The Reason Modern U.S. Presidents Never Have Facial Hair

When you examine pictures of former U.S. presidents next to each other, the lack of diversity is ridiculous. You don't have to be a political expert to note how almost all of those dudes are WASPs, or the sheer ludicrousness of the fact that the U.S. still hasn't had a female president. This deep, systemic issue demonstrates that the U.S. has some serious growing to do. On a lighter note, though, it's also pretty weird to see how every president, over the course of your lifetime, has sported cheeks cleaner than a first grader. Despite this being the age of beards, facial hair remains so absent from the White House that you'd think it was grounds for getting impeached. What's the deal? 

Why so clean shaven, Prez?

The comeback of the beard is quite recent. One study, according to Vox, shows that while beards were totally chill in the 1800s, the 20th century largely saw them chopped to bits by razor blades. Culture trickles upward, so it's no wonder that even as beards make their mighty return to hipster bars and corporate boardrooms alike, it's taken a while for politicians to be brave enough to sport them.

Stereotypes play a role in this. As the BBC points out, the U.S. political scene has traditionally associated facial hair with defeat, as seen when Al Gore's 2001 whiskers were dubbed an "exile beard." A 2015 study, according to Business Insider, showed participants pictures of politicians with and without facial hair. These people reported that beards made the politicians look more masculine and competent, but they also felt like the bearded politicians had less empathy — or, even worse, were more likely to be sexist. Now, obviously, this stereotyping is way off. There are many bearded feminist men out there, and plenty of clean-shaven misogynists. Nonetheless, politicians are very image-conscious people.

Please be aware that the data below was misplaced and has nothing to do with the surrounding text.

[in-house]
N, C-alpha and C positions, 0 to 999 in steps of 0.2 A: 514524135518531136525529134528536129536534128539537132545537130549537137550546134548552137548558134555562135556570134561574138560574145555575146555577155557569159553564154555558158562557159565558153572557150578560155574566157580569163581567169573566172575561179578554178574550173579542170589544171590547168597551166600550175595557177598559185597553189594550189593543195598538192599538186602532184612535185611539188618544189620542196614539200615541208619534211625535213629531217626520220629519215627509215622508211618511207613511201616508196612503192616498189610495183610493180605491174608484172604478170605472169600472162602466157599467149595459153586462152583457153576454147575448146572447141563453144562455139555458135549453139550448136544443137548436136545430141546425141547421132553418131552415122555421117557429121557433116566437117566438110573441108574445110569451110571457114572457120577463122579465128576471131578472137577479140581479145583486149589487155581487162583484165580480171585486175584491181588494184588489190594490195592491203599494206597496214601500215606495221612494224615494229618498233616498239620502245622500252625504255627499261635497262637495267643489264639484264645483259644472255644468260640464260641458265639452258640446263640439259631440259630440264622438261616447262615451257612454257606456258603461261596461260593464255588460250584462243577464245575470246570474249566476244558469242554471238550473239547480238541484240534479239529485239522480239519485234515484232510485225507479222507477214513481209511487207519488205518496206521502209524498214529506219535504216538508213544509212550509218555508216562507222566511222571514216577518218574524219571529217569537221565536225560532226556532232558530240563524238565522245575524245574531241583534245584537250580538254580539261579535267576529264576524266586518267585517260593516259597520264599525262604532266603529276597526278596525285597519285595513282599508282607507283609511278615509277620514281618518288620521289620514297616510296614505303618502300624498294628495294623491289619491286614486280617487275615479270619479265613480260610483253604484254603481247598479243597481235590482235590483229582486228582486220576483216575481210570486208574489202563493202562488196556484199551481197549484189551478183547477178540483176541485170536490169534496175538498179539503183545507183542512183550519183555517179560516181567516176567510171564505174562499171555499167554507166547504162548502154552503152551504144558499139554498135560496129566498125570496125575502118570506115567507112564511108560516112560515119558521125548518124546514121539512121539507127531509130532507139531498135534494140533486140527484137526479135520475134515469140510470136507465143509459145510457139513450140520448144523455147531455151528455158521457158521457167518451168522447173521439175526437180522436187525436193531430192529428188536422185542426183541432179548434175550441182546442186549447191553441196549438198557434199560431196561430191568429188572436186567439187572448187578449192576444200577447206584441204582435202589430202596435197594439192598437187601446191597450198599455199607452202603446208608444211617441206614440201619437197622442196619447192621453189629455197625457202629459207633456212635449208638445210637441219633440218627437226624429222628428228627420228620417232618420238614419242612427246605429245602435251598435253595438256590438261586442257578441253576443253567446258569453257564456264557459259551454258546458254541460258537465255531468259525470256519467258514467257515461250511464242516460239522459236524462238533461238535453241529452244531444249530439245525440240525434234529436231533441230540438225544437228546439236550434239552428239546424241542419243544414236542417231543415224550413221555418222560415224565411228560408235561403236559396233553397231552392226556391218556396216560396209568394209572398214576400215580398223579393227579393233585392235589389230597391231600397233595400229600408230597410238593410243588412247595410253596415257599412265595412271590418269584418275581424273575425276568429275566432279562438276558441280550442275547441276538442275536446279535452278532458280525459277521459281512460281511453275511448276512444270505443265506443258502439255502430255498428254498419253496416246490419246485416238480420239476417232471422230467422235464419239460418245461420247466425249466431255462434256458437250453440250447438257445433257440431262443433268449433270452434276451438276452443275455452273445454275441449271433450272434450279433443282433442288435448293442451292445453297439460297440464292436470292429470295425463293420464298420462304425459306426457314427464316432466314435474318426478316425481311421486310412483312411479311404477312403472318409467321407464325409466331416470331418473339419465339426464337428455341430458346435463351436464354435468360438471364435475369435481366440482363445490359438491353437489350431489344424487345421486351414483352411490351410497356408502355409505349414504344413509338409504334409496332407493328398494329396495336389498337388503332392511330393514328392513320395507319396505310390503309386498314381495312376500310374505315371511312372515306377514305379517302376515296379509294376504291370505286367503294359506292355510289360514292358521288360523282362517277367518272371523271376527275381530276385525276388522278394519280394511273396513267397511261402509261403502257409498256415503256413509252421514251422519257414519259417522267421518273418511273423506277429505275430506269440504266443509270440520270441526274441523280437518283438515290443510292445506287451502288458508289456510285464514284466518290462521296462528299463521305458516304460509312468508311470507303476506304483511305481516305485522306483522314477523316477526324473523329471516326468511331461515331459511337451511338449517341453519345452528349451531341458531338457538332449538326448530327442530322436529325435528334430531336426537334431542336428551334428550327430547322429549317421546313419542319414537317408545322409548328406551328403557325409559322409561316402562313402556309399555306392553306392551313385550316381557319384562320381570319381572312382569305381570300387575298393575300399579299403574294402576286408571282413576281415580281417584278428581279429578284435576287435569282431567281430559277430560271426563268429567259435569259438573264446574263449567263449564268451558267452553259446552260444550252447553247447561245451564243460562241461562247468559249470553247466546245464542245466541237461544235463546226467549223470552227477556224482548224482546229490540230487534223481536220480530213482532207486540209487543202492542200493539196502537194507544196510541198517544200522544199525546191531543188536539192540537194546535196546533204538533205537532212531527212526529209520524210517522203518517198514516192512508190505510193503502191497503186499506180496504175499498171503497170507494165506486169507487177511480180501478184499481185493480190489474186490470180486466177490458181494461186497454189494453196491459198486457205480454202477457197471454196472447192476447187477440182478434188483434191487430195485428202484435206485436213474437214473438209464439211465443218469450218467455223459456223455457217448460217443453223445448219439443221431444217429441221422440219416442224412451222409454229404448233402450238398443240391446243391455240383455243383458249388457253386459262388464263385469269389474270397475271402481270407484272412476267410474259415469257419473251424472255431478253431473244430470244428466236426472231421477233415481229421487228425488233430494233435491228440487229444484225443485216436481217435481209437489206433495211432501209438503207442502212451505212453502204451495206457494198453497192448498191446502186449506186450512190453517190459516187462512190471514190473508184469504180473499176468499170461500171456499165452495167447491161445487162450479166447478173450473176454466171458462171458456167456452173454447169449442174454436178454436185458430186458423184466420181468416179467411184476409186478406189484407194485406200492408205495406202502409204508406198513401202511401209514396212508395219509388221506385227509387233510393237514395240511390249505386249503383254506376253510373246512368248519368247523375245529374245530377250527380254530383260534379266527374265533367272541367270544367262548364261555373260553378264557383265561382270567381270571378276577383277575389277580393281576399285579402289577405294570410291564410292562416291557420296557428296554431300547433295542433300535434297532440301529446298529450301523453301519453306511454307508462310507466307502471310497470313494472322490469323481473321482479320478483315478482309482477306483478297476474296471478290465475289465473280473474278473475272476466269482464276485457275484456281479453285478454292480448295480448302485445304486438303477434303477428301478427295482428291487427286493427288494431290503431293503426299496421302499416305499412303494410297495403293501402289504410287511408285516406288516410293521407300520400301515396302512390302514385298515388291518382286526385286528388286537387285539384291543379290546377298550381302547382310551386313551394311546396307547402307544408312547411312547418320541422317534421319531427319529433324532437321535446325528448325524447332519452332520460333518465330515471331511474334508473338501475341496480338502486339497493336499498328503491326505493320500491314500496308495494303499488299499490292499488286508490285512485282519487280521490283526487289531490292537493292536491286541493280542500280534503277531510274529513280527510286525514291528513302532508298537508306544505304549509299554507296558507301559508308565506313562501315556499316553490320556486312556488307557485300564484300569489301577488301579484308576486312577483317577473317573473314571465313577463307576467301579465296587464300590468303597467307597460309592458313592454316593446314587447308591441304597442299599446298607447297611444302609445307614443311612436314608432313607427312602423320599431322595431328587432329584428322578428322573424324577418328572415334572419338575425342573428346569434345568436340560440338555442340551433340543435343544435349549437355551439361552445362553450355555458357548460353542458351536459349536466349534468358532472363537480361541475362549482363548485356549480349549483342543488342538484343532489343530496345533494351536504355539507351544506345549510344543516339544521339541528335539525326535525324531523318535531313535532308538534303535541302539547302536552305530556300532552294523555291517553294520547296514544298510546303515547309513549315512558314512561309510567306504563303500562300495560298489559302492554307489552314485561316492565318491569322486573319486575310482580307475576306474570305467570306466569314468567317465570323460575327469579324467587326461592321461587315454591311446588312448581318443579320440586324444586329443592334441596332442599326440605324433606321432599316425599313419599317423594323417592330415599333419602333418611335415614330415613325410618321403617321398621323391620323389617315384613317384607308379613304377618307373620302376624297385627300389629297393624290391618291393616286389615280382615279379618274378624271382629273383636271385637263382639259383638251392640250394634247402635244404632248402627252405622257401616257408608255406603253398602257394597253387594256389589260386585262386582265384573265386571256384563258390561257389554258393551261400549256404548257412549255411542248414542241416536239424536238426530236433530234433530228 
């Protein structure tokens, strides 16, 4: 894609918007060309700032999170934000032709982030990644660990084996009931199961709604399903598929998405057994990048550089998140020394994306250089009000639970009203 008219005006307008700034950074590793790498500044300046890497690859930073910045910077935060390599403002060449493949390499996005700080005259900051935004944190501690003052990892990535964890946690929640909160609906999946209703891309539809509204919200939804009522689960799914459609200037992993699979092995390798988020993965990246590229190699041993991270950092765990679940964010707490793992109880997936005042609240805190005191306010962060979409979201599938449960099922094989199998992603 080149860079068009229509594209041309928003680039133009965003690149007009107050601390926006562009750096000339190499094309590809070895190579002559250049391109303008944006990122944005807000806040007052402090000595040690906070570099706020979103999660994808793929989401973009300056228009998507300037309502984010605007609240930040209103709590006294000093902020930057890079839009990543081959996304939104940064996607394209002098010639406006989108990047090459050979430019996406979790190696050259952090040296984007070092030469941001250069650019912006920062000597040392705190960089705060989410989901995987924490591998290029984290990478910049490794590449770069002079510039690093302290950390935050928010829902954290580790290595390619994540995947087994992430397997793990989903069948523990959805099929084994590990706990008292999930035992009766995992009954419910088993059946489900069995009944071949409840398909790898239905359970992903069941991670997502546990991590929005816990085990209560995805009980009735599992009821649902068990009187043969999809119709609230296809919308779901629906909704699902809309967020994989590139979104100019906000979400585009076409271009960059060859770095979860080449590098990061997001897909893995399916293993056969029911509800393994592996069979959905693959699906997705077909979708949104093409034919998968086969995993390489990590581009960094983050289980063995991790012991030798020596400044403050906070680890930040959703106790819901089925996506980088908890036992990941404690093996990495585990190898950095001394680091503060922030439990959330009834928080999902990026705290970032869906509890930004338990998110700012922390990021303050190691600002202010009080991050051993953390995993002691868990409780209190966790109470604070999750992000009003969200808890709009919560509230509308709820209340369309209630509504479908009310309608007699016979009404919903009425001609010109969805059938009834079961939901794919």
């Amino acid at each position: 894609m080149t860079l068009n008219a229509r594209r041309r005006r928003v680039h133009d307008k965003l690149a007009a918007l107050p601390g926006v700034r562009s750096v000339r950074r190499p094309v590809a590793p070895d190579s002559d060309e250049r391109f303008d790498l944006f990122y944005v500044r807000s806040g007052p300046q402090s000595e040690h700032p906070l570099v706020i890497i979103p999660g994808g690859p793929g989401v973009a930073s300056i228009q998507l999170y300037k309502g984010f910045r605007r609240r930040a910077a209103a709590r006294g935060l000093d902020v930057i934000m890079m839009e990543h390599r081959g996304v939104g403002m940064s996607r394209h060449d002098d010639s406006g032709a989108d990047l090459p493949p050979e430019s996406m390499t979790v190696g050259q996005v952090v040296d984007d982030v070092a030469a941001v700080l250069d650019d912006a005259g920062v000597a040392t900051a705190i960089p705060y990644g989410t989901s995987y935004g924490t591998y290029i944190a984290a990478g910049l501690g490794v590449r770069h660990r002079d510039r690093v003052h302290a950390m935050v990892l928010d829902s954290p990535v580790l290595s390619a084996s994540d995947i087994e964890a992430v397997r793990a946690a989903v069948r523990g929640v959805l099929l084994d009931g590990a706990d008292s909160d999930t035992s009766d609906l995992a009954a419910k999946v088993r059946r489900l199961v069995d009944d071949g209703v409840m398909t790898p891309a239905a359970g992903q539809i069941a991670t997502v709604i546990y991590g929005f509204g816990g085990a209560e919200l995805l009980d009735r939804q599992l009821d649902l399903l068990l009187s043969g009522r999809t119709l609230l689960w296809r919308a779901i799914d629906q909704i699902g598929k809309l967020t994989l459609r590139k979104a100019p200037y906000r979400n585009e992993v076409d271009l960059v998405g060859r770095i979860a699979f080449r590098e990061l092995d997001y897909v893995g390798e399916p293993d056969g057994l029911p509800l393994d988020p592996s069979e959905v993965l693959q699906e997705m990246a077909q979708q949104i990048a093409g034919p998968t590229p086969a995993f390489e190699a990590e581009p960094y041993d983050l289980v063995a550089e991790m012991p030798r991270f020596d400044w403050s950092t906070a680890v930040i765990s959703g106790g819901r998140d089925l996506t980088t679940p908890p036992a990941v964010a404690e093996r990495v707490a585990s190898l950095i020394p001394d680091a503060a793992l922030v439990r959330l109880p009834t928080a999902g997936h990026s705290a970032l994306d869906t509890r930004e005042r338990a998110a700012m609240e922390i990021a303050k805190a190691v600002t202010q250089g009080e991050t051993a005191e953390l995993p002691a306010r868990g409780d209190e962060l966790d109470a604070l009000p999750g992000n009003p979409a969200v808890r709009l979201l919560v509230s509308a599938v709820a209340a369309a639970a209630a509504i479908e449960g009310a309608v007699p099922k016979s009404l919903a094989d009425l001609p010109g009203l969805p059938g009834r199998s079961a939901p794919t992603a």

The last fur-faced president

Abraham Lincoln had a groovy beard, as did Ulysses S. Grant. If mustaches are more your thing, it's hard to top the one rocked by Teddy Roosevelt. Sadly, it's now been over a century since a president had some scruff. Quartz says the final mustachioed representative was William Taft, who in 1913 left the White House to his clean shaven (and horrendously racist) successor, Woodrow Wilson. 

Will America have a more bearded future?

100 years is a long time, but change is coming (slowly). No major 2020 presidential candidate sported whiskers, but an increasing number of U.S. politicians have dared to ditch the razor, such as Beto O'Rourke and Paul Ryan ... though both of them chickened out soon afterward. That said, there are politicians such as Congressman Emmanuel Cleaver, who deserves credit for having proudly worn a full, bold mustache for years. 

One presidential candidate that would look quite dignified with a big, wizardly beard is, many argue, Bernie Sanders, as indicated by the tongue-in-cheek petition asking him to stop shaving. So far, Bernie hasn't gone bearded, but hey, this same approach famously worked for Lincoln, right?